Do we want this? Do we need this?
What I want is for my local station to show up for free on my Samsung TV. Maybe there’s a small “virtual antenna tax” I need to pay. Make it easy. That’d be nifty!
And maybe since streaming offers unlimited bandwidth, they could host not just one channel, but 10. Or 20! I’d love it if they’d offer up a channel to broadcast our kids’ high school sporting competitions or spring musical.
(And by the way, my report also has data on the demand for long-tail sports from local news viewers. About 10% of the U.S. Internet population is in lockstep with me on that. And doing that wouldn’t require any government funding at all.)
All of this came to a boil in my report, entitled:
Final Call, Act FAST: Broadcast News on Smart TVs, No Antenna Needed.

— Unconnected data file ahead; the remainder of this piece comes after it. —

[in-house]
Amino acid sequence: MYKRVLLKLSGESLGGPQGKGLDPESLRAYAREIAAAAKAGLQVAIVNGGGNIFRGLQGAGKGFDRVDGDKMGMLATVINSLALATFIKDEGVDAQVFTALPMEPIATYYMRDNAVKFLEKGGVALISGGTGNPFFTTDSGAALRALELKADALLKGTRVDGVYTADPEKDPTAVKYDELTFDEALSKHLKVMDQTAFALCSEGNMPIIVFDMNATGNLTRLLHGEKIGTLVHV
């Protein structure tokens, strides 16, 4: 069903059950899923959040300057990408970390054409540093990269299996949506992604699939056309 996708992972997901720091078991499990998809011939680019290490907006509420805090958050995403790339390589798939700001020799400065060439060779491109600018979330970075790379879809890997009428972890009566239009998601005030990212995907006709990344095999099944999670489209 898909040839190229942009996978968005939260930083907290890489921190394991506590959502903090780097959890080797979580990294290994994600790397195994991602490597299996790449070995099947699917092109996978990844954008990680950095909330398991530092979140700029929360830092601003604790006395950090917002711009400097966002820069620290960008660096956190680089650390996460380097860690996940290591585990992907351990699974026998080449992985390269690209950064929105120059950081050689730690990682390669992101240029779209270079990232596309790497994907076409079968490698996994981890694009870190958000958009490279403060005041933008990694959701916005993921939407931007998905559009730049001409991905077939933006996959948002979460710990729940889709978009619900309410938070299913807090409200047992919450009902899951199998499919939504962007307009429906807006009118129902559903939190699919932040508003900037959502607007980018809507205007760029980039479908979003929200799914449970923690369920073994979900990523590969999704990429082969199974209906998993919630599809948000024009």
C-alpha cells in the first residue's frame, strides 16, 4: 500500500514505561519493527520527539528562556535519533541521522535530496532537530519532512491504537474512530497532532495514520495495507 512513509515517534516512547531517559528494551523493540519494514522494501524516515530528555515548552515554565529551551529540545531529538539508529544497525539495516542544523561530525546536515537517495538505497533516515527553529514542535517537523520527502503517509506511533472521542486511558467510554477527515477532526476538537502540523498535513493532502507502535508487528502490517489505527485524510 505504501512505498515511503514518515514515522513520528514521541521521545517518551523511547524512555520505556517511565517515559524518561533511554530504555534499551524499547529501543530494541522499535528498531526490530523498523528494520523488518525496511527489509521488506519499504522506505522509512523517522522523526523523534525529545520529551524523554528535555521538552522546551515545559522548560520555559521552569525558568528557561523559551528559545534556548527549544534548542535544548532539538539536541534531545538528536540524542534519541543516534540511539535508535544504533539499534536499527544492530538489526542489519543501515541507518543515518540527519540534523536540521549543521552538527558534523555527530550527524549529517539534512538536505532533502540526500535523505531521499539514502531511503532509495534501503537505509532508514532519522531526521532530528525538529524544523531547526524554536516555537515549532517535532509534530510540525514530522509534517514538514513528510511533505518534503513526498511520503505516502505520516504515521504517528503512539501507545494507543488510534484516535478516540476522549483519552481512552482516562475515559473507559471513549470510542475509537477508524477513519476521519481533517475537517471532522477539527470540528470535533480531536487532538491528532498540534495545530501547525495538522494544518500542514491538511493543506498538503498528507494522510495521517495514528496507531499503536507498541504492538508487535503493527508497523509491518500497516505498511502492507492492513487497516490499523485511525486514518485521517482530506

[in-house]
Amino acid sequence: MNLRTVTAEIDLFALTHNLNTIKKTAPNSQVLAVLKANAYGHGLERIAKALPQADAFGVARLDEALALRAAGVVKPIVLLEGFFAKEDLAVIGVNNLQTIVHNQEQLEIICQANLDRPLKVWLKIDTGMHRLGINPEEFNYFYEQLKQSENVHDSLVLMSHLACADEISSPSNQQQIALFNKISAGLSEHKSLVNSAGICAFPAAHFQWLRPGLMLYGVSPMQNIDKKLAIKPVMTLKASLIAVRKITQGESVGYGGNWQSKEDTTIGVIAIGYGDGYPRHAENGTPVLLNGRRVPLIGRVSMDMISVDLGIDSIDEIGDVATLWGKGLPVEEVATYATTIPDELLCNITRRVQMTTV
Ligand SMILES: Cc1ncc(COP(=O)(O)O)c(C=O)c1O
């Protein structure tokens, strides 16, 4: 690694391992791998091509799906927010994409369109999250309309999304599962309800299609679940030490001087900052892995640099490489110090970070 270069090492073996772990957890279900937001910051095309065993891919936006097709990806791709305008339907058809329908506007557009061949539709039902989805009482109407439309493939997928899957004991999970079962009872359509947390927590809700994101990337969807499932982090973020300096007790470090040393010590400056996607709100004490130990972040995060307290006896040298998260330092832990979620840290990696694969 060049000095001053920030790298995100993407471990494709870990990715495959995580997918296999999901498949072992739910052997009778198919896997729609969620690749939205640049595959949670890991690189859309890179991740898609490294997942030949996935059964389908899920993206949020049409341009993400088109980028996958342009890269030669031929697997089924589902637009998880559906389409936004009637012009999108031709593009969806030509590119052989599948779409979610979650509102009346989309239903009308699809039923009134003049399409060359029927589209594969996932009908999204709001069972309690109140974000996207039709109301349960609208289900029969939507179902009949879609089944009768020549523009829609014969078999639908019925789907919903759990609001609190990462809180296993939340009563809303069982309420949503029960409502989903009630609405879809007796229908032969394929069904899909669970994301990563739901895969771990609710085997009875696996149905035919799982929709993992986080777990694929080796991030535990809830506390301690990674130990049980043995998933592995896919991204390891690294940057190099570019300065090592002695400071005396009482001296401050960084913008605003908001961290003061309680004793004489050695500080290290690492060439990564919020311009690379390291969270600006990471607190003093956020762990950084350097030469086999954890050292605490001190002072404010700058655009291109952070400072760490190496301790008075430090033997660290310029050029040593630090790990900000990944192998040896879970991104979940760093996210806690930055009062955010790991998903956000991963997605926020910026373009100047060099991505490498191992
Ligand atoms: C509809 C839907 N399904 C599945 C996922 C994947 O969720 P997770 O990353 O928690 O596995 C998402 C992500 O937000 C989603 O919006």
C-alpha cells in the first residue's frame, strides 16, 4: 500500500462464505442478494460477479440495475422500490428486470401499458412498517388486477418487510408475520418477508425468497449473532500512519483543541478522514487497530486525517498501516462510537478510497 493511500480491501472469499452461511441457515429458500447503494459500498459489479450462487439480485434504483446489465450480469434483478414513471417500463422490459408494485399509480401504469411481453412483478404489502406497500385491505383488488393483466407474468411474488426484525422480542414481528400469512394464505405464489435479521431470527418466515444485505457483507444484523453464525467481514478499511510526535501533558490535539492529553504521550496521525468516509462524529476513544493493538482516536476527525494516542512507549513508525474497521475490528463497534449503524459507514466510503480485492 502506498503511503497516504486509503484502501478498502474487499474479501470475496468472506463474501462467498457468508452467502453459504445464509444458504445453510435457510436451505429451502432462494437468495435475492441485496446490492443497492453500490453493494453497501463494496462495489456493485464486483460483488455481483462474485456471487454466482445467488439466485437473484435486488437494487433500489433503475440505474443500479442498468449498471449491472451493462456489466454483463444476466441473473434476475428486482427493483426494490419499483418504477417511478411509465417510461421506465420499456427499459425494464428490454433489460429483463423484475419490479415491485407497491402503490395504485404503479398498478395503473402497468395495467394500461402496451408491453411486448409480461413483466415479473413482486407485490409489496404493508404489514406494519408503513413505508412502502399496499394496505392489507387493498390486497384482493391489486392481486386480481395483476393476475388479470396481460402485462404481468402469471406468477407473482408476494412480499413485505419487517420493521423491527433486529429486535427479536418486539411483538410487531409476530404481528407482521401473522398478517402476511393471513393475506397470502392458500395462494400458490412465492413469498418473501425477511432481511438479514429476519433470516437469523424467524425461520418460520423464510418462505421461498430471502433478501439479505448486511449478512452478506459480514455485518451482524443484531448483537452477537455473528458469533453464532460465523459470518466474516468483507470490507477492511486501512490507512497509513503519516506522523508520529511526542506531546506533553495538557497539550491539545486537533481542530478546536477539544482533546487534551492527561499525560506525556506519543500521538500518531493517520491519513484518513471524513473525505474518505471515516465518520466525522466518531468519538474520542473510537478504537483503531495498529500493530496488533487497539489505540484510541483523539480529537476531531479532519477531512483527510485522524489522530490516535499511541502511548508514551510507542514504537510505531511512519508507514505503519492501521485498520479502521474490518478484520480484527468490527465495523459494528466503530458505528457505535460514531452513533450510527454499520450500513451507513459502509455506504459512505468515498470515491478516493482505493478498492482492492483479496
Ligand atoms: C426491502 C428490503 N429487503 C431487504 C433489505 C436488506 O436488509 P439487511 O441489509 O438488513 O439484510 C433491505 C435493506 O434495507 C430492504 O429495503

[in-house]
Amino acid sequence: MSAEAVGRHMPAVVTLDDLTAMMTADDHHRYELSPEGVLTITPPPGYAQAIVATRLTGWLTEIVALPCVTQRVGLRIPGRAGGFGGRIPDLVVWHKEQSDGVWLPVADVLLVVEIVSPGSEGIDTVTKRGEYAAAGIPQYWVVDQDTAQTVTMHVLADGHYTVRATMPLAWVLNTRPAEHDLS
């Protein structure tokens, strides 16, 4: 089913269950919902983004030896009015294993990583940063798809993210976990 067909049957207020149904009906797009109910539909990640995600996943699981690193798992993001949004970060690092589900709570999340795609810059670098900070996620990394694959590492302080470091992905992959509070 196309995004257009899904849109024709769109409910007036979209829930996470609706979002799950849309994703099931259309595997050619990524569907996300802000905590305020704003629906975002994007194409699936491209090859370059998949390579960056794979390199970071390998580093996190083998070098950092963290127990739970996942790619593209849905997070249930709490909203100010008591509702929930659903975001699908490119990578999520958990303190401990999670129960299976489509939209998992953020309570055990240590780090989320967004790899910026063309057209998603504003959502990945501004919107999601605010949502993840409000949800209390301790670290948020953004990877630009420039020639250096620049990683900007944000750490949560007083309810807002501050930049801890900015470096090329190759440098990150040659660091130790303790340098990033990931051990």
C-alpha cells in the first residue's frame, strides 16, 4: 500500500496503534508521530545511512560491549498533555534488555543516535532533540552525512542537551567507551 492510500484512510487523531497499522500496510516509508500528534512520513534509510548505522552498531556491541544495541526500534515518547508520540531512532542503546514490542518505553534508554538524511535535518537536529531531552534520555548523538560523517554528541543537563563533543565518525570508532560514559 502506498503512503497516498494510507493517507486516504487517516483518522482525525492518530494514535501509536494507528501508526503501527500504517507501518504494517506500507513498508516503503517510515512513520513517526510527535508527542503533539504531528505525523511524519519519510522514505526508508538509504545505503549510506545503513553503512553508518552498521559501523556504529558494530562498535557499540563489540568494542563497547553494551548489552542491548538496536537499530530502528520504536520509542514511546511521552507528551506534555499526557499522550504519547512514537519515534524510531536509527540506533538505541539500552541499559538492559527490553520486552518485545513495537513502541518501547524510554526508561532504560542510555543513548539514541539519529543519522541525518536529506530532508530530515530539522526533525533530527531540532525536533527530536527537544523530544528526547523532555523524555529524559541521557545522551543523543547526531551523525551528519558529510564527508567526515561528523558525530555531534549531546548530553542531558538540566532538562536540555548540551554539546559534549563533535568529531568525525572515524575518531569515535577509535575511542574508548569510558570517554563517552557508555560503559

You already know what FAST means. But for context, I see three key drivers of FAST. (1) Maturity of live ABR streaming tech, which happened faster than I thought it would; (2) Abundant good TV operating systems that have put the start page of TV up for grabs; (3) FAST enables the antenna-grounded linear ecosystem to incorporate the best of yesterday’s TV viewing experience – and add to it. Free and freemium. Easy, lean back viewing. Surfing and searching. The best of live, linear and on-demand. I’m calling it new linear. But in truth, it’s next gen TV.
It gives broadcasters unlimited channel spectrum, a 24/7 outlet, and regional, national and global footprints. All without the hassle of an antenna or cable box.